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Forcible discharge of TB patients

On August 31, 2000, the Union Health Minister announced a “fervent resolve” to reach health care to every family in the country (1). The same day, a group of Indore residents submitted a memorandum to the minister against the forcible eviction of 70 out of 75 patients in a well-attended TB sanatorium in Indore, to make the land available for an Indian Institute of Management.

The next day, the finance minister left for the US for, among other things, a “routine kidney ailment” (2). The TB patients have been less lucky following their “non-routine” discharge. At least one of them is untraceable, and one – a sputum positive, multi-drug resistant case – was last seen living (or dying) on a railway station platform.

The move to close down the sanatorium — and the agitation against this — goes back to 1998 (3). At the time, the state government gave an undertaking not to transfer the land to the IIM “without first fully establishing (the TB sanatorium) in its new premises, which will be equal to or better than the present ones”. Despite this undertaking, in November 1998, the government directed sanatorium authorities to discharge all patients and vacate the land and building — without setting up any alternative facility. Its efforts were thwarted by residents of the adjoining village who later also had the support of a court order maintaining the status quo.

This year, as pressure for expediting the IIM built up, sanatorium admissions were stopped despite the stay. On August 11, ambulances arrived to remove the female patients, but they refused to leave and complained at the local police station. Still, from August 12 to 17, 51 patients were discharged -simply by declaring they were OK or writing “discharged on request” in English on their discharge slips (in a sanatorium where most patients cannot read English) — and escorted off the premises. Even as villagers obtained another court stay and prominent citizens submitted a memorandum to the collector, police arrived at the sanatorium to “facilitate” further discharges out of the 24 remaining patients. On August 18, only 5 patients remained.

The villagers sought action against this contempt of court, and on September 8, the court ordered re-admissions. However, sanatorium authorities plead their “inability” to admit patients since they had not received official instructions following the latest court order.

On September 14 – nearly a week after the court directed re-admissions and in the midst of extensive media coverage on Vajpayee’s knee and Kumaramangalam’s diagnosis – 45-year-old Bhagwandas, one of the patients discharged in August, died just inside the sanatorium. He had been camping outside the gates for three days, but had been refused admission by the sanatorium management. He had been moved “just inside” the previous evening, because he was gasping for breath and crying for help. At dawn, Bhagwandas died.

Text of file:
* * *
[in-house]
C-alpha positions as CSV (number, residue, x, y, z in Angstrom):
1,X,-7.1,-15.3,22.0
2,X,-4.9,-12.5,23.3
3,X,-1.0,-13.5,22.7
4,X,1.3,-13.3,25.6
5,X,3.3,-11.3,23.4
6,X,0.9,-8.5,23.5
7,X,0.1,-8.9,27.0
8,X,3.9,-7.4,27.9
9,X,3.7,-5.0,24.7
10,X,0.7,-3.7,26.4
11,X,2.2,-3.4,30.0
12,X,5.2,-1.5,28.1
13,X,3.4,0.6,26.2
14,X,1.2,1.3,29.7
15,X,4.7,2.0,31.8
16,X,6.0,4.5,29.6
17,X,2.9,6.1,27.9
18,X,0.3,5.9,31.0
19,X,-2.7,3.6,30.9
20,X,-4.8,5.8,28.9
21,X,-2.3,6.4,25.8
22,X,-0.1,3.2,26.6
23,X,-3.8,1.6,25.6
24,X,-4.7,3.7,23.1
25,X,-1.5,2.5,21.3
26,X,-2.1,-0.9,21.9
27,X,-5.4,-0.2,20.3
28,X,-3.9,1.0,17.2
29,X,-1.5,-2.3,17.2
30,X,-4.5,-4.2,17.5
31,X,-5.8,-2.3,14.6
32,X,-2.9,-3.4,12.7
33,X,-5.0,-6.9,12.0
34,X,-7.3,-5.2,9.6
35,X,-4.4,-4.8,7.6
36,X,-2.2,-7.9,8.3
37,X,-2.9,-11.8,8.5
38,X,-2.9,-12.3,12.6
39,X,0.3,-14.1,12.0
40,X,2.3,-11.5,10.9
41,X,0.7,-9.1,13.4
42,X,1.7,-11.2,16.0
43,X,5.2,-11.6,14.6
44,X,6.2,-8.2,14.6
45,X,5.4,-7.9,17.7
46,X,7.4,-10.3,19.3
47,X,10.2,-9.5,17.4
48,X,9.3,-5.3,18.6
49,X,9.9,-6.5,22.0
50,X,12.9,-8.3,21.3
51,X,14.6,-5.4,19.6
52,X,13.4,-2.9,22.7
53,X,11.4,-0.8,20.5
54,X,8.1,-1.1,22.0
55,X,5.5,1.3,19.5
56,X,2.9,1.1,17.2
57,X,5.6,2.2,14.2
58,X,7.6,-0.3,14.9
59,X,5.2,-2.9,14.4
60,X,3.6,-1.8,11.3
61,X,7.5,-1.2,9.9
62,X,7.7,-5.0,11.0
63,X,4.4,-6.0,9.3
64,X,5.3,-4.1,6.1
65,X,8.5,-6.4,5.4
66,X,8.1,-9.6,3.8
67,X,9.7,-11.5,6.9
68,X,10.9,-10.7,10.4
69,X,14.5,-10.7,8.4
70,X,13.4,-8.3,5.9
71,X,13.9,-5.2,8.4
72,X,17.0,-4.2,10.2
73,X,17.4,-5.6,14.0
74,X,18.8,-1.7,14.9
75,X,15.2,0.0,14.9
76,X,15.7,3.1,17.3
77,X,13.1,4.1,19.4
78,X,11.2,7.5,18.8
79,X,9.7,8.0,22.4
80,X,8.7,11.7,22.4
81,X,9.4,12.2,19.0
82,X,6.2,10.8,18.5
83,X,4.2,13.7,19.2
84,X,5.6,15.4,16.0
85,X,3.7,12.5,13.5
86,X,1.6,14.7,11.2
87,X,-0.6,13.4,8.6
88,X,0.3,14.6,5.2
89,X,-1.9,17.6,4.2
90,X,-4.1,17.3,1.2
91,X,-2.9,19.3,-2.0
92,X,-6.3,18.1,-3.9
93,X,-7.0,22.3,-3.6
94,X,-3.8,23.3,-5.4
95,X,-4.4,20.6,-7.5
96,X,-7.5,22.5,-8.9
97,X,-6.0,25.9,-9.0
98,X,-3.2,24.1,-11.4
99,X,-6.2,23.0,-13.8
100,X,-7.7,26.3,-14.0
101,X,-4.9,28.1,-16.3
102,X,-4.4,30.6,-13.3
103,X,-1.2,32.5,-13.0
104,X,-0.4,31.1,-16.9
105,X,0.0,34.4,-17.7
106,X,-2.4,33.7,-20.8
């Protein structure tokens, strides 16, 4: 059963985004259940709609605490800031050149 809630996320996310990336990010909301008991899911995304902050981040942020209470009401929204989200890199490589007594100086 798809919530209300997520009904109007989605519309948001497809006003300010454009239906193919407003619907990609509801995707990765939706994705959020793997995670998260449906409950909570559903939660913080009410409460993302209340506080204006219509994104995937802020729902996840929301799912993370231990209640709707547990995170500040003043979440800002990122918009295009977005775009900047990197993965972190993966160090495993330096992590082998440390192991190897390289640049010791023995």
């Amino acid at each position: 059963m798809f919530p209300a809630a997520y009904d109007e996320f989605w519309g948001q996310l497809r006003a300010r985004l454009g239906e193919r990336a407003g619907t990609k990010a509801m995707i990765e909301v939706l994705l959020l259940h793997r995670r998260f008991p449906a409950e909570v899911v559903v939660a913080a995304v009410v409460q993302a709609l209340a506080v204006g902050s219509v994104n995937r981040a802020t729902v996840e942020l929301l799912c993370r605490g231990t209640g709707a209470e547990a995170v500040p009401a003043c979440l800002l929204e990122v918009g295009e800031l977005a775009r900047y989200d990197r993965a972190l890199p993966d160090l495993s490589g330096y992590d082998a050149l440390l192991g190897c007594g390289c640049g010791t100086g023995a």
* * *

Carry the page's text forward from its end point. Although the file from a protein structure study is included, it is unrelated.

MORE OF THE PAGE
The sanatorium is still in the local news. One section of the medical community is saying that TB sanatoriums are irrelevant.

The administration, which is mandated to take care of public health and public health institutions, says the sanatorium is just an old building. The IIM is threatening to leave Indore if it is not quickly given its land free of “encumbrances”. It promises plans for rural development and primary education but not unglamorous health care for TB patients. (4)

While much of the national media has maintained a studied silence on the matter, a leading national daily stated: “IIM Indore being killed by TB sanatorium.” (5)

What, then, shall we say killed Bhagwandas? TB compounded by contempt of court and all round callousness?

Readers are asked to register their support through letters or e-mails containing their name, address and occupation, at the address given below, or to [email protected].

Gita Dewan Verma, 1356 DI Vasant Kunj, New Delhi – 110070.


  1. Menon Sreelatha: Thakur promises health care facilities to all. Indian Express August 2, 2000.
  2. ENS Economic Bureau: FM goes to US for medical treatment. Indian Express August 2, 2000
  3. Writ Petition no. 483/98 (filed in March 1998). Writ petition 1816/98 (November 1998), Writ petition 1040/2000 (May 2000).
  4. Singh Sudhir K: IIM Indore may close shop on land issue. The Times of India August 14, 2000
  5. The Times of India News Service: IIM Indore is being killed, says director. The Times of India August 17, 2000
About the Authors

Gita Dewan Verma

1356 DI Vasant Kunj, New Delhi - 110070




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